It is, regrettably, an all too rare occurrence to be briefed on complex but important issues – such as bilateral or multilateral defence industry collaboration – by a governmental organisation, and to walk away with a renewed sense of enthusiasm and hope. The opacity of governmental public relations and the tendency for information to pass through strong ‘political correctness’ filters means that some questions inevitably go unanswered.
What a pleasant change, therefore, to hear from Mark Goldsack, the Director of the UK’s Defence and Security Organisation (DSO), a specialised unit in the government’s Department for International Trade. His PR machine has long been an exception to the rule and practices a degree of openness that is as effective as it is refreshing. He himself, having been in post for just a few months, is a plain-speaking ex-soldier – the first DSO Director from a military background, in fact – and it shows in his approach.
Speaking to international journalists at IDEF on 1 May, Mr Goldsack emphasised the strength of the bilateral government-to-government relationship that exists between Turkey and the United Kingdom. His perception of the market – which matches the impression gained in business and social conversations around the show here in Istanbul over the last two days – is that it is strong, sustainable and underpinned by a, “strong alignment of strategic interests.”
Significantly, in his view, it is very much a two-way street and is characterised by quite a lot of, “weaving together,” going on inside and between the two national supply chains. Of course, very few supply chains outside North America can be considered wholly national these days – a recent European study concluded that the average ‘national’ defence supply chain in Europe is, in fact, more than 24% international by geographic source of supply.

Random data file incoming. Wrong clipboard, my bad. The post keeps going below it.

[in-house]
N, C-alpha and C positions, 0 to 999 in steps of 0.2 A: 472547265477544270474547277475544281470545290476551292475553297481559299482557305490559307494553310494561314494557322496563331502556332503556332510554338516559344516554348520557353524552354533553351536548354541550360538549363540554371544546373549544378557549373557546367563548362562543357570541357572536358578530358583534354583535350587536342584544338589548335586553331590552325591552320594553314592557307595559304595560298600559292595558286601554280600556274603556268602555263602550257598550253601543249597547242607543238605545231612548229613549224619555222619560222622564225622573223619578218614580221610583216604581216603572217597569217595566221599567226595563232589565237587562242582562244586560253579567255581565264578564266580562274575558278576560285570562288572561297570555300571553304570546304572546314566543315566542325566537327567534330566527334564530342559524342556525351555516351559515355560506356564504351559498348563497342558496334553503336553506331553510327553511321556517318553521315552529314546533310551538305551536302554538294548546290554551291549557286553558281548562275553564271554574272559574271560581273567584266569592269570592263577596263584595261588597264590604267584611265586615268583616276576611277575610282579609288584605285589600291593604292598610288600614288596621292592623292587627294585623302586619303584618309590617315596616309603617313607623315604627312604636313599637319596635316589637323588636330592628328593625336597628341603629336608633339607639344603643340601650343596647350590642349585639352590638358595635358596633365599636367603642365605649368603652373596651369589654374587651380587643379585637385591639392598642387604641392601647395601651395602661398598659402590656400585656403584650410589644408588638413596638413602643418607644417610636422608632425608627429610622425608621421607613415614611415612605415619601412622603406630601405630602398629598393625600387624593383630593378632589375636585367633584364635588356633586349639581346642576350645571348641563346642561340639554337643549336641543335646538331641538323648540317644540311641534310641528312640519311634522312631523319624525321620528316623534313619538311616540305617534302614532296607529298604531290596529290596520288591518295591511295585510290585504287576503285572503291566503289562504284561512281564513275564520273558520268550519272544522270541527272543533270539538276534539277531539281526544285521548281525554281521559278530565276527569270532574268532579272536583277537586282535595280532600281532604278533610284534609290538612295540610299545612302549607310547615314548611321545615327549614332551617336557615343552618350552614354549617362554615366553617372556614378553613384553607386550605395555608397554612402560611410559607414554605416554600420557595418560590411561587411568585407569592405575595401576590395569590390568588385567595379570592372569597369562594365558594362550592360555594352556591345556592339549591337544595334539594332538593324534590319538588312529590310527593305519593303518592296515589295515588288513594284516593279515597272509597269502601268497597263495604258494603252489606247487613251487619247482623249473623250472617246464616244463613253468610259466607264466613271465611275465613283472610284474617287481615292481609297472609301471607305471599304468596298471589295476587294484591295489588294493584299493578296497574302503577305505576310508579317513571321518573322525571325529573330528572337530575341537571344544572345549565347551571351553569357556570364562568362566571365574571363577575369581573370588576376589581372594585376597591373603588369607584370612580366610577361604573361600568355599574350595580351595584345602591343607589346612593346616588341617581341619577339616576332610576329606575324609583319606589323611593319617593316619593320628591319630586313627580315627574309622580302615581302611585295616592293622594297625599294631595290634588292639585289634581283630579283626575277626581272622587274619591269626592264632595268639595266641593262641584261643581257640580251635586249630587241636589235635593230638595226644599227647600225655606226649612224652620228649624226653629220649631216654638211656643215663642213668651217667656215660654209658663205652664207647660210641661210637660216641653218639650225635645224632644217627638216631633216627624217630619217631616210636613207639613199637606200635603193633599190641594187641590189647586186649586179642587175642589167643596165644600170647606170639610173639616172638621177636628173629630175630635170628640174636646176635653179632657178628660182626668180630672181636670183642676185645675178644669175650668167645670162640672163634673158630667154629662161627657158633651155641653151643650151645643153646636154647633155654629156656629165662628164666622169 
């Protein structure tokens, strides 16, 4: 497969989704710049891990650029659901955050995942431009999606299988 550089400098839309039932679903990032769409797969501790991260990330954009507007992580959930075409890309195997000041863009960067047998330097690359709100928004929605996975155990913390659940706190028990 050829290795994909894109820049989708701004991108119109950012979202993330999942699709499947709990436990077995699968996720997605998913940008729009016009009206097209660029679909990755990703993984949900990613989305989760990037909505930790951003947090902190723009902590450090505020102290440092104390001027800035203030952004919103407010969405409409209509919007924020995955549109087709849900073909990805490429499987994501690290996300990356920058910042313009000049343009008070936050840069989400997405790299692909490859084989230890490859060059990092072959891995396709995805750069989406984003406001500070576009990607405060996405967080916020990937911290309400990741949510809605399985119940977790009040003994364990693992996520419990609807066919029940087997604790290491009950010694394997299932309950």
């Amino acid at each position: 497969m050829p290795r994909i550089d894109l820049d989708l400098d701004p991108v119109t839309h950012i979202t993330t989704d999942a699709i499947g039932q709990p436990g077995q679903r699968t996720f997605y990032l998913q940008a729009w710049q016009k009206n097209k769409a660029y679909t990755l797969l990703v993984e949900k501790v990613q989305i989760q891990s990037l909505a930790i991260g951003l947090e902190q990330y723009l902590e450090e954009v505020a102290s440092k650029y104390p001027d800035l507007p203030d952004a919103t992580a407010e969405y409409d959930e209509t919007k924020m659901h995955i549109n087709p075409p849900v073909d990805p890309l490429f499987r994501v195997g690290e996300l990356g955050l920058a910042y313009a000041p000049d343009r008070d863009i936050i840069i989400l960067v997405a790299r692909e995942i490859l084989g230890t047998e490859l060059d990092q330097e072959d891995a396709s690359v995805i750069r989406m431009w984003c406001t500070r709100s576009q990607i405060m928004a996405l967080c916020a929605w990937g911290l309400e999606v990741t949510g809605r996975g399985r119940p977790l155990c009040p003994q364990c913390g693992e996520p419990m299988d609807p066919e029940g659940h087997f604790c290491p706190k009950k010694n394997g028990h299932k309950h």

Moving from ‘warm and fuzzy’ to ‘cold and pragmatic,’ Goldsack believes the commonalities between Turkey and Britain outweigh the differences, in that the, “very strong bilateral relationship is totally unfettered by extraneous issues.”
What that means, in practice, is that the regulatory environment is relatively simple, the understanding between individual companies is, “warm and receptive,” and that the proof of the two-way nature of the relationship is that, from the British Army’s perspective, “we are marching in Turkish boots.”
There is collaboration on scores of programmes between hundreds of companies. There will undoubtedly be instances that sceptics will bring to the fore, showing how unanticipated problems (which they will contend should have been anticipated) have marred the relationship and caused issues for budget or schedule adherence. But Goldsack points out, in a further example of his refreshing candour, that one of the fundamental motivating factors underpinning behaviour in the defence industry is that, “failure is not an option: there is no other industry for which that is true.”